The rails I have used are from Amazon (click here) but are also available to buy from Ikea and Dunelm that I have seen and will cost between £5-£8 on average for a 50-60cm rail including the hooks. Pick up these white pots for only 50p from Ikea (click here) and you have an adaptable storage system for all kinds of little nuisances. In the utility room I store the items mentioned above and more, but in Evie’s playroom these rails display her artwork and have pots containing pencils and crayons. And in the kitchen I have a rail with kitchen utensils hanging.

Underneath your shelving

Shelf brackets
Use shelf brackets that themselves become a storage solution

Did you know that you can actually buy shelf brackets that themselves can be used to store items? These shelves were an amazing find from Wilko’s (click here). I have used some of the hooks that came with my kitchen utensil hanging rails to hang even more items from underneath my shelving, like this fluffy duster. This is particularly useful for items that get damp when using like towels and cloths, and especially if the shelving is hung above a radiator like they are in my utility room. Look for brackets that have hooks, curves and details on them.

Did you know you can also attach the kitchen hanging rails I mention above to the underside of shelves? This is what I did in my kitchen and is another way of squeezing every last inch of stage space out of your shelving systems.

Kitchen shelf storage
Hanging kitchen utensil rails from the underside of shelving brings another level of storage

Look Up

Ikea storage hacks
Use all the space, even up high. Your ceiling and above windows and doors can also be used for extra storage space.

Ceiling storage is a real possibility! Ikea hack solutions like this are not just great for hanging your socks up to dry, but think about it for things like storing tea towels, cloths and dusters. Even at my 5′ height I can easily reach this to bring it down from the curtain pole, but it can also be hung from a hook in the ceiling.

The next solution I would like to install is a pulley. A traditional item found in older homes, a pulley is a ceiling storage system used for hanging washing to dry or for storing pots and pans with an easy rope system access.

I have also just bought the Bittergurka storage system from Ikea (click here). My intention is to plant herbs in here and hang them in the kitchen, but this could also be a ceiling storage solution in smaller spaces for your cleaning fluids, washing powders etc, keeping them away form the reach of little hands.

Do you have any other ideas on how to organise your utility room? Leave me a comment below and let me know if you try any of these things out, it would be great to hear if they work for you.

Bedtime essentials for your baby: the 5 products you can’t do without

Bedtime essentials for your baby: the 5 products you can’t do without

Whether you are a new parent or well versed with lots of tiny humans to your name, there is no single rule on how to get your child into a good sleeping pattern. We all start at different ages, we all try different things, and I don’t think there is any one rule or system that is guaranteed to work for every child. However, what I do think is that there is no harm in sharing the top tips that have worked for us with our first in case one day they turn out to be useful for you too. I am no parenting expert, and maybe our second child will arrive and these things won’t work for him/her in the same way they did for Evie, we can only wait and see.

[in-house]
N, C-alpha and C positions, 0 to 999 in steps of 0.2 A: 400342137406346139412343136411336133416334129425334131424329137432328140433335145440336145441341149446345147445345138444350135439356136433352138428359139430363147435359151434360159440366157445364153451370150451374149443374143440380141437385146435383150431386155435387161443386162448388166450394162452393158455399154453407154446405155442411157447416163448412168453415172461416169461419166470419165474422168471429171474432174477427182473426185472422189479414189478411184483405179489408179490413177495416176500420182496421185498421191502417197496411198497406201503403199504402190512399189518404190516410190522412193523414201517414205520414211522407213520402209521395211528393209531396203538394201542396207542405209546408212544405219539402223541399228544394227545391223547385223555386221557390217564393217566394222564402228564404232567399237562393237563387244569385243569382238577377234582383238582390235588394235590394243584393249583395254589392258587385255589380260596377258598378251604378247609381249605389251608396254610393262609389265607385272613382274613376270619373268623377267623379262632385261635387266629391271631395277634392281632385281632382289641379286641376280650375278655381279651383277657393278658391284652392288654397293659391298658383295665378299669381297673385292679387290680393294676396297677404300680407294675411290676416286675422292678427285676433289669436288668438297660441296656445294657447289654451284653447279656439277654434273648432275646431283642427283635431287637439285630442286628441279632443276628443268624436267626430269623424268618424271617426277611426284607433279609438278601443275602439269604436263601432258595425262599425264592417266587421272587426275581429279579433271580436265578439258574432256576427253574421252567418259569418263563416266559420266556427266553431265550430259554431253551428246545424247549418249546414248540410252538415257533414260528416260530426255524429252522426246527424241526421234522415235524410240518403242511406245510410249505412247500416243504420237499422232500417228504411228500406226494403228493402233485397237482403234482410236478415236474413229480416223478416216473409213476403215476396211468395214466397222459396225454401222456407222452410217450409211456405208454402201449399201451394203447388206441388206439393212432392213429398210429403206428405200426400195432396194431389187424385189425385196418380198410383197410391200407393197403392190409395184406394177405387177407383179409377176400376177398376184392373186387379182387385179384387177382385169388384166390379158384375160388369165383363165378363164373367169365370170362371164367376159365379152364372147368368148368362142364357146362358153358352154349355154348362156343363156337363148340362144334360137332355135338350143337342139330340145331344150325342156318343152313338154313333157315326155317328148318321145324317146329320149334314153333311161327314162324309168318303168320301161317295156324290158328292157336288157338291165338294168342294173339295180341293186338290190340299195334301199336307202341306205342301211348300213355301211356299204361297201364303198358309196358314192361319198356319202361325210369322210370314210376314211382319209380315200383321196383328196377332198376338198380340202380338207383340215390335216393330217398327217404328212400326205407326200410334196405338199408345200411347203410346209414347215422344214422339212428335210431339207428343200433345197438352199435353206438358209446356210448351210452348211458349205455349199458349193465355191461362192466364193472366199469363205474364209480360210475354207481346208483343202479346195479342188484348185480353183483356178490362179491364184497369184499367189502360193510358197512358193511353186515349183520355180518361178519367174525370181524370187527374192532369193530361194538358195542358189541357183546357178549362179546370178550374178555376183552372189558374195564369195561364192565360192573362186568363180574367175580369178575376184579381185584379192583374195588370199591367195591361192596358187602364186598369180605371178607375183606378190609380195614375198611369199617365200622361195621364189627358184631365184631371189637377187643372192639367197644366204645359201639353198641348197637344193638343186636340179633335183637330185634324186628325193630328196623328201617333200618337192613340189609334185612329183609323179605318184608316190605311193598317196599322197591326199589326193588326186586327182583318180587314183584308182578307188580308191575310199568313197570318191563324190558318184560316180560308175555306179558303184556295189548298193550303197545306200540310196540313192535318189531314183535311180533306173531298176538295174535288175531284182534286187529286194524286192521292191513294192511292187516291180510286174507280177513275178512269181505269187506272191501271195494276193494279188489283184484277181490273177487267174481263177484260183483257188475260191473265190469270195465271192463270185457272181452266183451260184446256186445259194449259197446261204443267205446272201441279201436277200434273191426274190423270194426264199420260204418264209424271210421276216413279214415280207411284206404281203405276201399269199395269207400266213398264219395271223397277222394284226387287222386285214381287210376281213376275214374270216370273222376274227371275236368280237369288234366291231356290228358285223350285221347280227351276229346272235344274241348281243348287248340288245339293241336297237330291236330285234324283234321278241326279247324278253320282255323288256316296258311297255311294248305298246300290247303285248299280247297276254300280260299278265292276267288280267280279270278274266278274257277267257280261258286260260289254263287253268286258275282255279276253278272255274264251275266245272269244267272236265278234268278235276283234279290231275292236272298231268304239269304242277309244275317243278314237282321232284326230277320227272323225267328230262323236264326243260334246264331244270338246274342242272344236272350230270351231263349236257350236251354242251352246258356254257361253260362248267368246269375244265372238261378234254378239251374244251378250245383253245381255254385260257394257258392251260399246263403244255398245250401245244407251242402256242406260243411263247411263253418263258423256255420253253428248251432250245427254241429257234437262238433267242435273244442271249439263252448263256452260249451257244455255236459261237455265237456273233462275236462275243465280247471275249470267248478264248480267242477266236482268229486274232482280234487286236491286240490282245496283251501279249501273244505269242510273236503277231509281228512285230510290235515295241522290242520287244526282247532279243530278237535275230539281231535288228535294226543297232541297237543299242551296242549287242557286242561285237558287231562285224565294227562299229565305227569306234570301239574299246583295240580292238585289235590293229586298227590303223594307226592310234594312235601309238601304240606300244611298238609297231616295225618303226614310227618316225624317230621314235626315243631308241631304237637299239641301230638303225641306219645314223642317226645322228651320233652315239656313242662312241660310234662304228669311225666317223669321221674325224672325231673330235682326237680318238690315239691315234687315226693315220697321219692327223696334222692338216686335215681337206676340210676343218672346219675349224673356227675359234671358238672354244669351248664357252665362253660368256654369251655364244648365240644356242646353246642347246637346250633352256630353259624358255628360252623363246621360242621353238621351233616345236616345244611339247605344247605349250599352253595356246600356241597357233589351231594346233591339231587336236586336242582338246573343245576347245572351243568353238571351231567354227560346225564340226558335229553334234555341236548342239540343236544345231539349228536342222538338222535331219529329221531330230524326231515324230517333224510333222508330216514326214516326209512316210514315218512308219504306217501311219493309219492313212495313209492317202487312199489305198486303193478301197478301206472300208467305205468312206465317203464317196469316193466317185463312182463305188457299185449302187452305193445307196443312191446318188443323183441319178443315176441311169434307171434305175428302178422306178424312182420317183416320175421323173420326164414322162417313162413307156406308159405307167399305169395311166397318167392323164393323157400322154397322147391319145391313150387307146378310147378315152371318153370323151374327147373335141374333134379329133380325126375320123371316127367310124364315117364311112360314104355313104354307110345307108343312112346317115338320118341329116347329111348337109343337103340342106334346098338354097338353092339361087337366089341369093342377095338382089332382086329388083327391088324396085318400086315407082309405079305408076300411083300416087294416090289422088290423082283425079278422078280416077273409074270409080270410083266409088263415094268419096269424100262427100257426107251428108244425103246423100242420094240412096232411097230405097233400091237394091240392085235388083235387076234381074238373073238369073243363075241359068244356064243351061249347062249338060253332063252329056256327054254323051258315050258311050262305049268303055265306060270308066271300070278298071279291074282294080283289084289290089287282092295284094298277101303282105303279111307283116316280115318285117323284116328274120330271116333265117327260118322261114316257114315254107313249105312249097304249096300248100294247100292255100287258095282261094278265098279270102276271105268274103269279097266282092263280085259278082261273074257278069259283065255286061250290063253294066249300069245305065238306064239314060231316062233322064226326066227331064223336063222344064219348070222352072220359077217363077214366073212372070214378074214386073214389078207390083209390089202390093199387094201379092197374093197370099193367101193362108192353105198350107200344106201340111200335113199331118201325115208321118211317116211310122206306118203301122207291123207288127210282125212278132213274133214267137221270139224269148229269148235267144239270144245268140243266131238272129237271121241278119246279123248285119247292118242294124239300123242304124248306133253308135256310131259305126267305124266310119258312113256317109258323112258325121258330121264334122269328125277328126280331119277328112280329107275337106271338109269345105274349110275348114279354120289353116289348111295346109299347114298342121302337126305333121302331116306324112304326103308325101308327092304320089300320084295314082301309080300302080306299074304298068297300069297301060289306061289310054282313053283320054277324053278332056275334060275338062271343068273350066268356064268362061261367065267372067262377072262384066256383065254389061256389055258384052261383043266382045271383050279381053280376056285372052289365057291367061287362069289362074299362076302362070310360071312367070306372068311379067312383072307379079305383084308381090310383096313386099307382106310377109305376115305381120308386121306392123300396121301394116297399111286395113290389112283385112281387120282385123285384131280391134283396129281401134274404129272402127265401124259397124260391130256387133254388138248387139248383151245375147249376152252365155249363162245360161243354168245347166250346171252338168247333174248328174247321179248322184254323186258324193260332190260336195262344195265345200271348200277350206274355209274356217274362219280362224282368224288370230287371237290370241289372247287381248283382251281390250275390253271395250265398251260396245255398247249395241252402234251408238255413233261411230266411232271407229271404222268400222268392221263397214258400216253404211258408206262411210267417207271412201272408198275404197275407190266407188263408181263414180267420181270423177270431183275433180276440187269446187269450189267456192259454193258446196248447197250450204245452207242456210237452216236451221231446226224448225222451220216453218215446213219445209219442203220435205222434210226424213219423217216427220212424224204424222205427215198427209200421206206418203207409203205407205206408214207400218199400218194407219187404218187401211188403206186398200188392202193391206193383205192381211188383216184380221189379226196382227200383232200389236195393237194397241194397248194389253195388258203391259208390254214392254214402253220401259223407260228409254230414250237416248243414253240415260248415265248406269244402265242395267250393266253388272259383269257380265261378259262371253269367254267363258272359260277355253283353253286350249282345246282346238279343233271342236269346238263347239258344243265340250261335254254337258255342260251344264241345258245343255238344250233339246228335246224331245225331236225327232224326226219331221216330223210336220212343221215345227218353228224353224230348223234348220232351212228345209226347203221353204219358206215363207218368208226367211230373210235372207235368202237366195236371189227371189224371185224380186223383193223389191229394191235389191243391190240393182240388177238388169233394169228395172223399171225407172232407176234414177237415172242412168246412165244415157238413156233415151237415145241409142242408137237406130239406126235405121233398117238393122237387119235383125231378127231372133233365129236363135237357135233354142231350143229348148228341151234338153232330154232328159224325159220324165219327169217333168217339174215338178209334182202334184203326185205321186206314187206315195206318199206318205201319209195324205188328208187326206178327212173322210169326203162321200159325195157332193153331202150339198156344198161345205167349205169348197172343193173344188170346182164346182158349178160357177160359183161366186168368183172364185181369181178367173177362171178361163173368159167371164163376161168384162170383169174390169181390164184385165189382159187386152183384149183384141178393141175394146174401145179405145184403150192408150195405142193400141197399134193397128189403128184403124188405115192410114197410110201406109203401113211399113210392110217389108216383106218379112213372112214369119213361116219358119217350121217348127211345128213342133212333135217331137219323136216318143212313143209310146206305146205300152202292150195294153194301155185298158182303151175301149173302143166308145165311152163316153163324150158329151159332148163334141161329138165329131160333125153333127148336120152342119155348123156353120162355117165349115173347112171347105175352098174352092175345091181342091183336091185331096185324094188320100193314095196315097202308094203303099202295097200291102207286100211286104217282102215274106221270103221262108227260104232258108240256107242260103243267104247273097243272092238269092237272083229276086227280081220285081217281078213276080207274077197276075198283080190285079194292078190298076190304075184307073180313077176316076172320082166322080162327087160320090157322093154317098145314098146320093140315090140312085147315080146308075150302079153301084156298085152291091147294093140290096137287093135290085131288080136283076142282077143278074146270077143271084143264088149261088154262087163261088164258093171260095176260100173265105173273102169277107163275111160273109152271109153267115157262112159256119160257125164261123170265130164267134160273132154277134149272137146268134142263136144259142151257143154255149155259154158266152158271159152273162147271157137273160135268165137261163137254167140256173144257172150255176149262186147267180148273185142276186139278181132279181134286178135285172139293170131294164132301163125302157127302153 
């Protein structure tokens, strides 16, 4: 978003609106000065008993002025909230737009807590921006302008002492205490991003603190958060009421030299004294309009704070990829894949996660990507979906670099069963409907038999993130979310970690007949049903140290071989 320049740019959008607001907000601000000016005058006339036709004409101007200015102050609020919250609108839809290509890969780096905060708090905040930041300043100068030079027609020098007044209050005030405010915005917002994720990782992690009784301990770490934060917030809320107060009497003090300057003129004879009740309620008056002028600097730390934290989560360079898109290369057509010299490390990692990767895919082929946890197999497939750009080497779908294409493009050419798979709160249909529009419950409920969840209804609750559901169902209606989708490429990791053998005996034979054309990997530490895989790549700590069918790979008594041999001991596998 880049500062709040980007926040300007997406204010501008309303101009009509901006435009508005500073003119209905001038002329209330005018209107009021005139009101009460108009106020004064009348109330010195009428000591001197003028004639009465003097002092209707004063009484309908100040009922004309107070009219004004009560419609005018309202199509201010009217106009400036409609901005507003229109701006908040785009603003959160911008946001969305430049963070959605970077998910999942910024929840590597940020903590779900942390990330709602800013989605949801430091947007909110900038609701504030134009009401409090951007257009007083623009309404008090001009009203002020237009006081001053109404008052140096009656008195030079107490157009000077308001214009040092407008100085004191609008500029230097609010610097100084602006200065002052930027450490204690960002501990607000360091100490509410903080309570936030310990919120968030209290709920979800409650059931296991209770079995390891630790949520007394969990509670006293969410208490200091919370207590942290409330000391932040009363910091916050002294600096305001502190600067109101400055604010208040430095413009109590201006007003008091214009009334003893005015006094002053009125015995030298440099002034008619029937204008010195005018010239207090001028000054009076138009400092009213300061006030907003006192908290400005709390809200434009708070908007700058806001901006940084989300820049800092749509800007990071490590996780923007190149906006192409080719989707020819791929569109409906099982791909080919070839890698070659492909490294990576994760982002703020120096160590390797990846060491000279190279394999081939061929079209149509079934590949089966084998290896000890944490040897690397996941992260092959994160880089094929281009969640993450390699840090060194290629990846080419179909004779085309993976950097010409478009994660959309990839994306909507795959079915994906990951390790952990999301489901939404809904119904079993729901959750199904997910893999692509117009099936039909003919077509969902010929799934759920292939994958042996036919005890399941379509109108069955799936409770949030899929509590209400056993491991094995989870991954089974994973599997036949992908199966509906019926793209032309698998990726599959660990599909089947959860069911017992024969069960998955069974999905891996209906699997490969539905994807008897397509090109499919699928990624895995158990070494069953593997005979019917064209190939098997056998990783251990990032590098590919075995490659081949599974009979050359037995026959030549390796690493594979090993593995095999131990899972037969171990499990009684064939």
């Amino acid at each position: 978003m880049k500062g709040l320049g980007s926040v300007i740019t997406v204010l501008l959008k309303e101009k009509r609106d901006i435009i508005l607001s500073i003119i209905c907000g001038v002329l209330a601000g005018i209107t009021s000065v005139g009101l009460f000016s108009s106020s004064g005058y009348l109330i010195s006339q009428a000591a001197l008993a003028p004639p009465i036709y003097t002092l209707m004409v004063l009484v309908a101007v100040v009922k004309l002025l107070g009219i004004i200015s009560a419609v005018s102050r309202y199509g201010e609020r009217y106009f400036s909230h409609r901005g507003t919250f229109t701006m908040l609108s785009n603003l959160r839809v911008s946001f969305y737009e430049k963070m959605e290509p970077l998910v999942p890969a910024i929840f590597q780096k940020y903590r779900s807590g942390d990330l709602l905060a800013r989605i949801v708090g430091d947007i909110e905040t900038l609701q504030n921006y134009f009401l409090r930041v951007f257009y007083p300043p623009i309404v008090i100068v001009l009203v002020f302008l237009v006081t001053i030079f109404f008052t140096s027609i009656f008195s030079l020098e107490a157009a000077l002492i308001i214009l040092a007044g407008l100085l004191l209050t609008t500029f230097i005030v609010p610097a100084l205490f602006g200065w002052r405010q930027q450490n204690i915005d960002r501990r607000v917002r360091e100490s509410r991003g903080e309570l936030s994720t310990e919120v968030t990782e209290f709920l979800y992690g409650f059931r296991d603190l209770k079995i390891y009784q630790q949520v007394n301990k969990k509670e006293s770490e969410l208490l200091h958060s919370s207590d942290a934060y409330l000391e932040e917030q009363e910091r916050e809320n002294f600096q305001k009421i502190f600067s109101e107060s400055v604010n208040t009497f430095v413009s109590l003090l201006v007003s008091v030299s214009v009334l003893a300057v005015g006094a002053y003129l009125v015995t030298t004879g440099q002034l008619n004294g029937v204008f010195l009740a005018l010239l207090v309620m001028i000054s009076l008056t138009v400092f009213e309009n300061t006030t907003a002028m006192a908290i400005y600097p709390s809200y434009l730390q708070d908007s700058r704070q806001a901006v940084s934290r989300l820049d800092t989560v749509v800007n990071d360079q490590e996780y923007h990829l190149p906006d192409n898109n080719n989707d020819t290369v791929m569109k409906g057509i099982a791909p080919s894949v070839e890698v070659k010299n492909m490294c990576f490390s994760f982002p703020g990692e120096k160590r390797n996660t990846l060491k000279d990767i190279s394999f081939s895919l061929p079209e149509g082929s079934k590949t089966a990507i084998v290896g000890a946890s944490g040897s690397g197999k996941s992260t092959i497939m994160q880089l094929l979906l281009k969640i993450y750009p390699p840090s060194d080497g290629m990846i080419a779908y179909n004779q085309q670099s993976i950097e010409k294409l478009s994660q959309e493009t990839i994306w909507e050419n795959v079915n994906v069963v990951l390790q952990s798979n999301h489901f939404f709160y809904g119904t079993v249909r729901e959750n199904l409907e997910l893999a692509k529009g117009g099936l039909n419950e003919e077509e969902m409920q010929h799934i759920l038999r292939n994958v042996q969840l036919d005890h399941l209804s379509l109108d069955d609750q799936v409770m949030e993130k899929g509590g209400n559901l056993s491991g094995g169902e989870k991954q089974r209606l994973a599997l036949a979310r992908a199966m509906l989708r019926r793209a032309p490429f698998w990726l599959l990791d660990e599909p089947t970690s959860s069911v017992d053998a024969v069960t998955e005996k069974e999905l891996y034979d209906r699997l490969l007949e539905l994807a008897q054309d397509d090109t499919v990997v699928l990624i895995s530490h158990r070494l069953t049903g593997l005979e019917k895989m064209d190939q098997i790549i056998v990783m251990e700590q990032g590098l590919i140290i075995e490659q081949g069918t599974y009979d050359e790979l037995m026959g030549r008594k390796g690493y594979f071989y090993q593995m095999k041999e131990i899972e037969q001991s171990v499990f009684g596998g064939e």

I am not going to outline here the whole bedtime routine that we use, instead I have decided to take a slightly different angle on this and discuss the products that we use instead. There are so many things out there to buy, and so many claim to be the biggest bestest cure for children with poor sleeping habits. But we have found that there are only a few essential items that we don’t travel without because they are what work best for us at bedtime. So, before you splurge and spend on lots of things that may not be any use, have a read at the below and see if any of these things could help first.

  1. A blackout blind/blackout curtains

    Blackout Blind
    Evie’s blackout blind is child safe and child friendly

I personally prefer a blind. As long as the rope is safely connected to the wall using an approved system then your child is safe from harm, however, blinds are significantly trickier for children to raise and lower compared to curtains which are fairly easy to open in comparison. So if your toddler is as inquisitive a little monkey as our Evie is, I would recommend a blind over curtains.

And a blackout blind really is a MUST. You know what it’s like when you wake up in the night because of some noise, or lights, or simply just to go to the toilet…once you’re too awake it’s almost impossible to get back to sleep. We have all heard of the detrimental effect the backlight on our phones have on us if we read them too late at night, and it’s no different for your child. Remember your little one is likely going to be sleeping during hours of the day that are not yet dark – especially when they are still having daytime naps, or during the summer months. Blocking out as much light as possible is imperative to ensure that your child is not over-stimulated and wakened by brightness. Shop Evie’s blackout blind here.